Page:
IN THE SPIRIT: A book, an eye exam and inspiration
Let's do a book review today, but first let me tell you how much I enjoy my annual eye exam. Bear with me, please. There is a connection here. Sometime before the Flood of 1997, Dr. Steve Gander of Opticare Vision Clinic, East Grand Forks, became...
Let's do a book review today, but first let me tell you how much I enjoy my annual eye exam.
Bear with me, please. There is a connection here.
Sometime before the Flood of 1997, Dr. Steve Gander of Opticare Vision Clinic, East Grand Forks, became my optometrist. So, for at least 10 years, I've sat in his examining chair, looked through his bio-microscope as he flipped lenses so I could tell him which group of letters and numbers was clearer: this one or that?
But my eye exam is so much more than an eye exam. There hasn't been one time that Steve and I haven't strayed from the subject of my eyes to talk about our mutual Christian faith, what's going on in our churches and how the Holy Spirit is moving among His people at Christ the King Free Lutheran (Steve's church) and Immanuel Lutheran (mine).
I believe it's an inspirational time for both of us and I leave on eagle's wings after talking to such a man of God as Steve.
During my October visit, he told me of a book he and others from his church are reading. I was immediately intrigued. Three days later, I had my very own copy, a gift from Steve. I barely started reading when I knew I had to follow in his footsteps (Steve's my mentor now), so I placed copies in the hands of my pastor, Craig Fenske, and the chairman of my congregation, Greg Mattson.
I sincerely believe this book, "When God Builds a Church," should be required reading for all members of all Christian churches if they have the sincere desire of connecting people to life in Jesus.
"When God Builds a Church," written by Bob Russell, with his son, Rusty Russell, contains 10 principles needed for growing a vibrant church.
It's the amazing story of Southeast Christian Church, Louisville, Ky., that Bob Russell started in 1962 with 50 members. Today it has more than 16,000. Their facility seats thousands and they have several services a week. They can accommodate that many worshippers.
Can the church truly be the "city on a hill that cannot be hidden" that Jesus talks about in the Sermon on the Mount? Can it grow large enough to attract throngs of seekers and yet be loving enough to care for each individual?
Bob Russell says "it most certainly can," but only when the builders are submissive to God's will and allow Him to build that church.
Pastor Fenske had the book read in no time. "It's wonderful, dynamic and spirit-filled," he says. "It has application for almost any situation. I'm going to take a lot of the principles and share them with folks. It will not gather dust. It will build legs."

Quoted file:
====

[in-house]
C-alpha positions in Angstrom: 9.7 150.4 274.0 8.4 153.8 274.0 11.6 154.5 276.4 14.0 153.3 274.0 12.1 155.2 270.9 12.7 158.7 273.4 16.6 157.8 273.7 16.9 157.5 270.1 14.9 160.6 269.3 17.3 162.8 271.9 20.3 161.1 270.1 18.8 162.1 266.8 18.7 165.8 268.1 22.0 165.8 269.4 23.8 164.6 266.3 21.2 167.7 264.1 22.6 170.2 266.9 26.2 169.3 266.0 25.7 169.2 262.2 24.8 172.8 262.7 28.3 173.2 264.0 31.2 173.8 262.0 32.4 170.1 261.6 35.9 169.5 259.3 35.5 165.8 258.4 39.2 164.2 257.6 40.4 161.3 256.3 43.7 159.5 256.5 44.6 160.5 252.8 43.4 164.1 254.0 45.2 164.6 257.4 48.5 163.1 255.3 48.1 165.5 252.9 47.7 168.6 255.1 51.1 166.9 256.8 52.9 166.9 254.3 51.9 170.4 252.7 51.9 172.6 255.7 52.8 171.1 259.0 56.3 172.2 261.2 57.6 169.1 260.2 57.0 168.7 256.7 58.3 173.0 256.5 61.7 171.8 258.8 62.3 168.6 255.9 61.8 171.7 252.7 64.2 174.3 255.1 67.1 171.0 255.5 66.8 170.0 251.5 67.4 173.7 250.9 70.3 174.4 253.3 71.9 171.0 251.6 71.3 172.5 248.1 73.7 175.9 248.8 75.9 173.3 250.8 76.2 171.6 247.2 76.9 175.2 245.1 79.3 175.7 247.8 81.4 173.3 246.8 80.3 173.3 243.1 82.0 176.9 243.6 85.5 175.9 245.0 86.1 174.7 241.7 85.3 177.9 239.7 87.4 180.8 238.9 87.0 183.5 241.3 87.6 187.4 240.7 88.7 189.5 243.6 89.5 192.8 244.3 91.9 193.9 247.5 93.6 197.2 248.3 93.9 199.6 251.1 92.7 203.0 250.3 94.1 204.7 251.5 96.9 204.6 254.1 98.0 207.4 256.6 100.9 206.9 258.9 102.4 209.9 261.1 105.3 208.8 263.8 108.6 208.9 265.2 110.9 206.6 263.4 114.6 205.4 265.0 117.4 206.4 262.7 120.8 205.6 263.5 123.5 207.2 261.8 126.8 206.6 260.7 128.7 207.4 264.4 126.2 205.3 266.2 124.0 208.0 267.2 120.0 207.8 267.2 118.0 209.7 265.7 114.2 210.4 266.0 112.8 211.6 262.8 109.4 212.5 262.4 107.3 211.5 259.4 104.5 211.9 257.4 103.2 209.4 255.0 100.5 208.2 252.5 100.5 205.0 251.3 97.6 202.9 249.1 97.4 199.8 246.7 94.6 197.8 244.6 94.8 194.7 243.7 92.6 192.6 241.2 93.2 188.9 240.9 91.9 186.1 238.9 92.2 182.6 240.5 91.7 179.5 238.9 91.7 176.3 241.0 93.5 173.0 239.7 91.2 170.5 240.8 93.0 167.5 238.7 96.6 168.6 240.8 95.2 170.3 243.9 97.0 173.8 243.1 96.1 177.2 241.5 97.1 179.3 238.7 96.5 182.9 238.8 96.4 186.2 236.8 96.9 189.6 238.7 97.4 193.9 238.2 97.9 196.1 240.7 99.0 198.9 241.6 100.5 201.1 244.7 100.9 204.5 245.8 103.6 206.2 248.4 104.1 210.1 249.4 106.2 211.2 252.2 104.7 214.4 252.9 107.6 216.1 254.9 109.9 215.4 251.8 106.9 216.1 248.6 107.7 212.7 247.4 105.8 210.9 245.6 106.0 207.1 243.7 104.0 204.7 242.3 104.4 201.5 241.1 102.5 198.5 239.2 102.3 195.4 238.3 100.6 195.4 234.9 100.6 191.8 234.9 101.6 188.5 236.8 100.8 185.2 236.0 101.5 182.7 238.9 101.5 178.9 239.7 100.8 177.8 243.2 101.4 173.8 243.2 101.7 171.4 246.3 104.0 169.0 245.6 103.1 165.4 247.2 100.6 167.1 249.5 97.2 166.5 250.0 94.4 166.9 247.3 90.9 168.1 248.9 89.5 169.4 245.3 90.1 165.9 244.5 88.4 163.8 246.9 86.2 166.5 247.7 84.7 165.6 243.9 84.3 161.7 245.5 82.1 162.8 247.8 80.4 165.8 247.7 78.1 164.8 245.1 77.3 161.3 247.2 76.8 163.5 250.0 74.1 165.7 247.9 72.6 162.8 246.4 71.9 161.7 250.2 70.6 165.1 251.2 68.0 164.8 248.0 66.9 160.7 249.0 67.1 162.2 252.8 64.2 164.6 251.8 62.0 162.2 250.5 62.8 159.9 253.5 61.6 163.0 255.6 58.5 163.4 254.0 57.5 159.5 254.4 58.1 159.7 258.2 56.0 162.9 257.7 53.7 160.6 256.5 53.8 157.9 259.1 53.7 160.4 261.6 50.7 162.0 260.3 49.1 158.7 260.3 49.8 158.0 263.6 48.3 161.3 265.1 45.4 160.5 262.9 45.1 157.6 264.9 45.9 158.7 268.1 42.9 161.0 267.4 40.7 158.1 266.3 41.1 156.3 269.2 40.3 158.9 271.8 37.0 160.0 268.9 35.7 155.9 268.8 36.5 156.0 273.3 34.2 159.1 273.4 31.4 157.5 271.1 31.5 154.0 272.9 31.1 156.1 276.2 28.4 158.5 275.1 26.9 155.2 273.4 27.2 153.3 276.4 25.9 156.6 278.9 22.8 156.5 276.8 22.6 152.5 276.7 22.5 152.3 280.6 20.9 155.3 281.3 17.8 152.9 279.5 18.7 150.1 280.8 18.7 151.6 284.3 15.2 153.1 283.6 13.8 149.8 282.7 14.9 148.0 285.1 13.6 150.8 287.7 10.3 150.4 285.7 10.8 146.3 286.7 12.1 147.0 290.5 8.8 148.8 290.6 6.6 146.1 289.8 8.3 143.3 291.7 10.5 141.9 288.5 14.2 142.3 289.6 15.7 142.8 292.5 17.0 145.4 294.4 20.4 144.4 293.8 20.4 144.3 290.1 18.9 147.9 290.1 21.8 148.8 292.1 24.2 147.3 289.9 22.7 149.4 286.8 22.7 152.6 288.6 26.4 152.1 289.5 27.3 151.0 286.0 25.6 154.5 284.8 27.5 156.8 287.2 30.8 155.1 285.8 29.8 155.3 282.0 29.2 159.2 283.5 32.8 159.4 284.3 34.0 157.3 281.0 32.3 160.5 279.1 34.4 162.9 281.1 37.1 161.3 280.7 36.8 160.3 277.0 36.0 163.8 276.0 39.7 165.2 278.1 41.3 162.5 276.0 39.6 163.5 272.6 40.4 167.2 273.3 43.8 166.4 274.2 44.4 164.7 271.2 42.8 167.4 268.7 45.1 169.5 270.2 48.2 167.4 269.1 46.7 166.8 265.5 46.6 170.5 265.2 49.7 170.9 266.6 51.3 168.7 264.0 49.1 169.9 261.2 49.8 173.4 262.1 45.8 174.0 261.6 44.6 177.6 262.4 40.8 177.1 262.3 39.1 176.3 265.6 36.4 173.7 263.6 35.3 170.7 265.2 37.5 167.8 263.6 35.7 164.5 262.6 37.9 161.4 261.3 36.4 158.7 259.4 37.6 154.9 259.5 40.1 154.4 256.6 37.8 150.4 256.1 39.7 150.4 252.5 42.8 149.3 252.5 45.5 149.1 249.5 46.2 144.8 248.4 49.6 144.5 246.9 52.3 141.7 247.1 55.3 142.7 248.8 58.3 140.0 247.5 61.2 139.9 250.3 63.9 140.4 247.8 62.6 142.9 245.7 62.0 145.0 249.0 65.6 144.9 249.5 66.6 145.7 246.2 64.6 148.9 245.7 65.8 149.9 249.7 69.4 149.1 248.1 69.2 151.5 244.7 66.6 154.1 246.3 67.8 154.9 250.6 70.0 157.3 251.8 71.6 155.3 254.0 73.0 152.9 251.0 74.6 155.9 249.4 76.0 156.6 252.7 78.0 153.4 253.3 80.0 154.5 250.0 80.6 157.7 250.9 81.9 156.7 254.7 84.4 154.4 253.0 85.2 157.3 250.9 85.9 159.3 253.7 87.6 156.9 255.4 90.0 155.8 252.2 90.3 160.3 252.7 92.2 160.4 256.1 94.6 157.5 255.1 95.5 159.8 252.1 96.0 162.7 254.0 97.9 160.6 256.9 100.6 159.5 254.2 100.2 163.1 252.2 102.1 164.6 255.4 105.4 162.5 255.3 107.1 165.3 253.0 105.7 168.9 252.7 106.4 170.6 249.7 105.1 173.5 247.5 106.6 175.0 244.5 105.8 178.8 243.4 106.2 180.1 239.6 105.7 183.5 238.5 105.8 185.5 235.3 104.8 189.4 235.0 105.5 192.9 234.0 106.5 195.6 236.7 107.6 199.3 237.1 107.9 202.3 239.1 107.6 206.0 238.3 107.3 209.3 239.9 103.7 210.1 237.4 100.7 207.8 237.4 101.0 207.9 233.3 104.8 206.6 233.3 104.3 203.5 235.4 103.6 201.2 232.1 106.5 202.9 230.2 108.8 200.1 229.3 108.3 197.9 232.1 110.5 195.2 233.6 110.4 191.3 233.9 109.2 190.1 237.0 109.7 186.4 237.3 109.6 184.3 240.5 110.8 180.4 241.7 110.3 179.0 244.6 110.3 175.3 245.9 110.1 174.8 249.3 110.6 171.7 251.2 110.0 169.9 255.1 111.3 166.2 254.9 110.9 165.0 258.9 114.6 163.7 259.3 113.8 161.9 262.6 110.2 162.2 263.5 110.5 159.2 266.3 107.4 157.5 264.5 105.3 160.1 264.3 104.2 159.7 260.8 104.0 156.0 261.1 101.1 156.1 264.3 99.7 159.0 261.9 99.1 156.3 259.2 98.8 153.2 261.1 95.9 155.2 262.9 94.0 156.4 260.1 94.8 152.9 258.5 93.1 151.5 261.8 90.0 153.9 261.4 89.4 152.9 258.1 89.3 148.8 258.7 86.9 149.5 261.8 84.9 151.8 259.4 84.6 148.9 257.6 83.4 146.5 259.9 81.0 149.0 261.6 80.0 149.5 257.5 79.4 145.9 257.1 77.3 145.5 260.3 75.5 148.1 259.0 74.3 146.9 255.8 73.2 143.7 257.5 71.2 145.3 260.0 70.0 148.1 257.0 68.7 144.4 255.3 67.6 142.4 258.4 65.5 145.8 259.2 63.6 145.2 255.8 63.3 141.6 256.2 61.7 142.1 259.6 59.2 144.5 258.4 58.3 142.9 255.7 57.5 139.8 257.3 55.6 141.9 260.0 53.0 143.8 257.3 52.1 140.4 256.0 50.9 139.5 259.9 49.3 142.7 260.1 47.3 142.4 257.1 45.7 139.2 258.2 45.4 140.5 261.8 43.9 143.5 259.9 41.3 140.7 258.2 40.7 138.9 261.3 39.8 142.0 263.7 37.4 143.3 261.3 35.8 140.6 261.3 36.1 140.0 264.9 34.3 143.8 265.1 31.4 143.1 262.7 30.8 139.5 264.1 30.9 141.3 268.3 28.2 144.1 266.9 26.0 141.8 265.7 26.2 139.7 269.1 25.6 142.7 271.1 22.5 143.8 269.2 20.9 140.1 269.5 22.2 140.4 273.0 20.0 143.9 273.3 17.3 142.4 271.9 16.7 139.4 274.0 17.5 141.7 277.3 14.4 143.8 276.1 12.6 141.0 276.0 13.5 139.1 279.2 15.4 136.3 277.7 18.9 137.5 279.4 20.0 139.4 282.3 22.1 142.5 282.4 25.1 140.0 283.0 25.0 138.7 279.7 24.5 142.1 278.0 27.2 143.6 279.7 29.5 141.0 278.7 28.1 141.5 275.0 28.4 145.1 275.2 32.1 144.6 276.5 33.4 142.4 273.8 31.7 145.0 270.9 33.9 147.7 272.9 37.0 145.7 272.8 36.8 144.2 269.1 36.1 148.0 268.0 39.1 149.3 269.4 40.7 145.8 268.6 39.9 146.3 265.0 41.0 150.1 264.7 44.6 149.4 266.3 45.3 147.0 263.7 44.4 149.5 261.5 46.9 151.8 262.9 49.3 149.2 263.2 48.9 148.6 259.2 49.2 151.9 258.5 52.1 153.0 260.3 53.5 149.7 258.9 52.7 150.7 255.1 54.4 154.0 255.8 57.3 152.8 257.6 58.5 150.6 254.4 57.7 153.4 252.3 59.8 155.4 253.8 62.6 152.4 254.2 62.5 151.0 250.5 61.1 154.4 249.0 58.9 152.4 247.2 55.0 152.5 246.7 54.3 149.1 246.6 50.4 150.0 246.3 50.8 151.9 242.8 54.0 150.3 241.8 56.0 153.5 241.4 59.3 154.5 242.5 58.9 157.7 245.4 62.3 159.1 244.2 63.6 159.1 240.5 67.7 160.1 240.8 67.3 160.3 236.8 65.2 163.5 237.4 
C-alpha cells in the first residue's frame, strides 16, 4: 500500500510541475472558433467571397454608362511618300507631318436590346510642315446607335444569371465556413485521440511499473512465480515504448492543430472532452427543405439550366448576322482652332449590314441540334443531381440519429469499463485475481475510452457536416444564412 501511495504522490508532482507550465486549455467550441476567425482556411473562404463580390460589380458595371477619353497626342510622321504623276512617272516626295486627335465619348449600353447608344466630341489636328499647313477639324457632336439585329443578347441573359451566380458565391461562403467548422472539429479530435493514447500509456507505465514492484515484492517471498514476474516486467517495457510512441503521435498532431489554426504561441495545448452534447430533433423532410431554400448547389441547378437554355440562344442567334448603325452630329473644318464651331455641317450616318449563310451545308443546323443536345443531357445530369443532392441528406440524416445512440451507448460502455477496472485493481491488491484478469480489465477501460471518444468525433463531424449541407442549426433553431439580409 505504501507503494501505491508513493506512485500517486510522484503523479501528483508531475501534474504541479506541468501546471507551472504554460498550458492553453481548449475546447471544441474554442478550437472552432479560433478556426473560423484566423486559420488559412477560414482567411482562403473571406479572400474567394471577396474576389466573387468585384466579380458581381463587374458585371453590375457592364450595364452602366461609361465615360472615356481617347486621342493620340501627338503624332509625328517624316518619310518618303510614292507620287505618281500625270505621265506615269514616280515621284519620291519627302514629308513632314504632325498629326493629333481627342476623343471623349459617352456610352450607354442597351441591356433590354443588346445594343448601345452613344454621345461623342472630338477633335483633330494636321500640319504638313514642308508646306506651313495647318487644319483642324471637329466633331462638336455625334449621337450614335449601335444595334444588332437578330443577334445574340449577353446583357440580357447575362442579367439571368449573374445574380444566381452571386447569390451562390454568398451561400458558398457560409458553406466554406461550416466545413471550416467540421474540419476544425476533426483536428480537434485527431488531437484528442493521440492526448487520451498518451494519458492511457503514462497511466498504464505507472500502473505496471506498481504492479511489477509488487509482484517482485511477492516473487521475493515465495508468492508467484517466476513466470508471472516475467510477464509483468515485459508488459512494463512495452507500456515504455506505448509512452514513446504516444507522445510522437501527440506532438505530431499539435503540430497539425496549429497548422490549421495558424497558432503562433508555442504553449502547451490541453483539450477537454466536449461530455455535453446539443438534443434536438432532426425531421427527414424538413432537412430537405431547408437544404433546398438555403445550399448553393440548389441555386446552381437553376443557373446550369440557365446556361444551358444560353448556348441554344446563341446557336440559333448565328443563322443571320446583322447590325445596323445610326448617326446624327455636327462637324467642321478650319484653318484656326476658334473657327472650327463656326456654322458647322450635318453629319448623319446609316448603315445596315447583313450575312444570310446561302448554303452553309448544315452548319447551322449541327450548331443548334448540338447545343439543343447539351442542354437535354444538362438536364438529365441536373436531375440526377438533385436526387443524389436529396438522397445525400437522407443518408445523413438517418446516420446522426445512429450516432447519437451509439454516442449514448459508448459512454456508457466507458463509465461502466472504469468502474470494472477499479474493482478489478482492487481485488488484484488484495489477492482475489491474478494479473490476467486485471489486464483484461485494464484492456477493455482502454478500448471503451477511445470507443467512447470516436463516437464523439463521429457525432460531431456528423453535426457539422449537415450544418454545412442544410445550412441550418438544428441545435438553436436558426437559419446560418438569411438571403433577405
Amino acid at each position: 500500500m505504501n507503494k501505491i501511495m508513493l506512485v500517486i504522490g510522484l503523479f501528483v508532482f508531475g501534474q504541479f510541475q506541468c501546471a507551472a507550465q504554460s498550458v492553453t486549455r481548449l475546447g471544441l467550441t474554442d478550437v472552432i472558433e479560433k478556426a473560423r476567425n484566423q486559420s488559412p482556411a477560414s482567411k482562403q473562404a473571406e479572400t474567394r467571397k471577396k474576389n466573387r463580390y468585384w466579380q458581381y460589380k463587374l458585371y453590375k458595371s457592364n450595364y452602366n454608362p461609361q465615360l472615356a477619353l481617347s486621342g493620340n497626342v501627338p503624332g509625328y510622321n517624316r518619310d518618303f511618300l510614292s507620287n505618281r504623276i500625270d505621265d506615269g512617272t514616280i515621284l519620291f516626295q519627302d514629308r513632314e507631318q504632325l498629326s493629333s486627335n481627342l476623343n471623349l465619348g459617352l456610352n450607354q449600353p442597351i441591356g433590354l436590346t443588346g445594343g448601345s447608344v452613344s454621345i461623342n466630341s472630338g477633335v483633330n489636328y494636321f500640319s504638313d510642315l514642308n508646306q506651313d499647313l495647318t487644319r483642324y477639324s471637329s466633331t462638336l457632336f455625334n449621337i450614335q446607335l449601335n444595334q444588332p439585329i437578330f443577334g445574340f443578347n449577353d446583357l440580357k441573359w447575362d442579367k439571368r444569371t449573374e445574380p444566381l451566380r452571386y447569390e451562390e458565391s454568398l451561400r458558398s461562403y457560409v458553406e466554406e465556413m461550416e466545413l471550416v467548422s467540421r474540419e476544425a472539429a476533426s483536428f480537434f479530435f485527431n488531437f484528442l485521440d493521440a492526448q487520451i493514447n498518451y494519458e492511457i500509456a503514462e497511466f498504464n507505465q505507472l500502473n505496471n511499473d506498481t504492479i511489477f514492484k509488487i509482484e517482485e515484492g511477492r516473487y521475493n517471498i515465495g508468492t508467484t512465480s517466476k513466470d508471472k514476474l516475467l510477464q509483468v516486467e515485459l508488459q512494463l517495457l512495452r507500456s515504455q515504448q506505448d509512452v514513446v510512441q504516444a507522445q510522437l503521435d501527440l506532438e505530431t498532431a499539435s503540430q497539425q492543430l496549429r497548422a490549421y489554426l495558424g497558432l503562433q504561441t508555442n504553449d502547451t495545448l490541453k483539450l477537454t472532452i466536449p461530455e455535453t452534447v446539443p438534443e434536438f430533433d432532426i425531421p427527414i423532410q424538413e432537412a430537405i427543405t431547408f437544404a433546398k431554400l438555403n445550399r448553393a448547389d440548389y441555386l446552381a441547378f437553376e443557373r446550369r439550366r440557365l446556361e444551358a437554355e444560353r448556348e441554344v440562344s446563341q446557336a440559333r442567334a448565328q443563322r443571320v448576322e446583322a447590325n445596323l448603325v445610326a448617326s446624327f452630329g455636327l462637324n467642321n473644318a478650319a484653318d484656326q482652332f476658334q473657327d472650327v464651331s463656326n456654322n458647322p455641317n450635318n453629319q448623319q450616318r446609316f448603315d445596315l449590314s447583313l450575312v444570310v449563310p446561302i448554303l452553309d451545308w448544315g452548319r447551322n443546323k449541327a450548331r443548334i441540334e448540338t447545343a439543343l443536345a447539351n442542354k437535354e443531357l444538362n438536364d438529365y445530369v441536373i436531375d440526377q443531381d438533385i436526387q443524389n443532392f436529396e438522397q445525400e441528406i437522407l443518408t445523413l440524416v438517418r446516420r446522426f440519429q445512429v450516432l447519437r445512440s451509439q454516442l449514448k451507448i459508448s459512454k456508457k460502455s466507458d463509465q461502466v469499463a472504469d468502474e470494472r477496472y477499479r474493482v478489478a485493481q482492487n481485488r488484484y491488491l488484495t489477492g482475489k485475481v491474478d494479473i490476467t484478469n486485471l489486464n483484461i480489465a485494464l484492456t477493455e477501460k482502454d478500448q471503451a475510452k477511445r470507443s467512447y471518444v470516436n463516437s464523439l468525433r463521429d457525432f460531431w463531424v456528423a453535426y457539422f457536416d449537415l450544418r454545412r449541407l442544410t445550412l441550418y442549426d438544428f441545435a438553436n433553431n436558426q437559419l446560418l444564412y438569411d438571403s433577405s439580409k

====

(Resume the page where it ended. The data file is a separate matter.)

The book is full of stories and examples of what to do and what not to do to build a thriving church.
The first principle is Truth. "Proclaim God's word as truth and apply it to people's lives," Russell writes. In other words, believe the truth (the world doesn't); teach the truth (many churches don't); apply the truth (most teachers don't).
We'll talk about Principle 2 in a minute.
No. 3 is Leadership.
No. 4 is Excellence.
No. 5 is Faith.
No. 6 is Harmony.
No. 7 is Participation.
No. 8 is Fellowship.
No. 9 is Stewardship.
No. 10 is Evangelism.
Now, principle No. 2. I fairly camped out in this chapter, which addresses worship styles and music, something I'm very interested in.
From talking with hundreds of pastors, Russell has found that the format and style of the weekly worship service is the most divisive issue in American churches today. The controversy over style causes more division than the issues of doctrine, philosophy of ministry, character of the leaders and finances combined.
Experience has taught Russell that churches need to sing new songs and old hymns on a regular basis. "New" is important because "God is honored by variety and freshness," Russell writes. "If you don't think God loves variety, look at his creation. God commanded us to sing a new song. Young people and new Christians relate better to new songs."
He lists six times in Psalms and two in Revelation that the phrase "a new song" is mentioned. (Ps. 33:3; 40:3; 96:1; 98:1; 144:9; 149:1) and (Rev. 5:9; 14:3).
Russell also says churches need to hang on to the hymns of old. "We should teach our young people the best of the old hymns," he writes, such as: "Joyful, Joyful We Adore Thee," "A Mighty Fortress," "What a Friend," "When I Survey the Wondrous Cross," "Holy, Holy, Holy," "Come Thou Fount," "Rock of Ages," "Amazing Grace," "Great Is Thy Faithfulness."
I've never read a book this good on growing your church and I thank Steve for introducing it to me.
"When God Builds a Church" can be ordered in bookstores and on amazon.com .
My next eye exam is months away, but I'm already looking forward to what Steve and I might find to talk about.
Dunavan is a Herald columnist. Reach her at (218) 773-9521 or e-mail: email@example.com .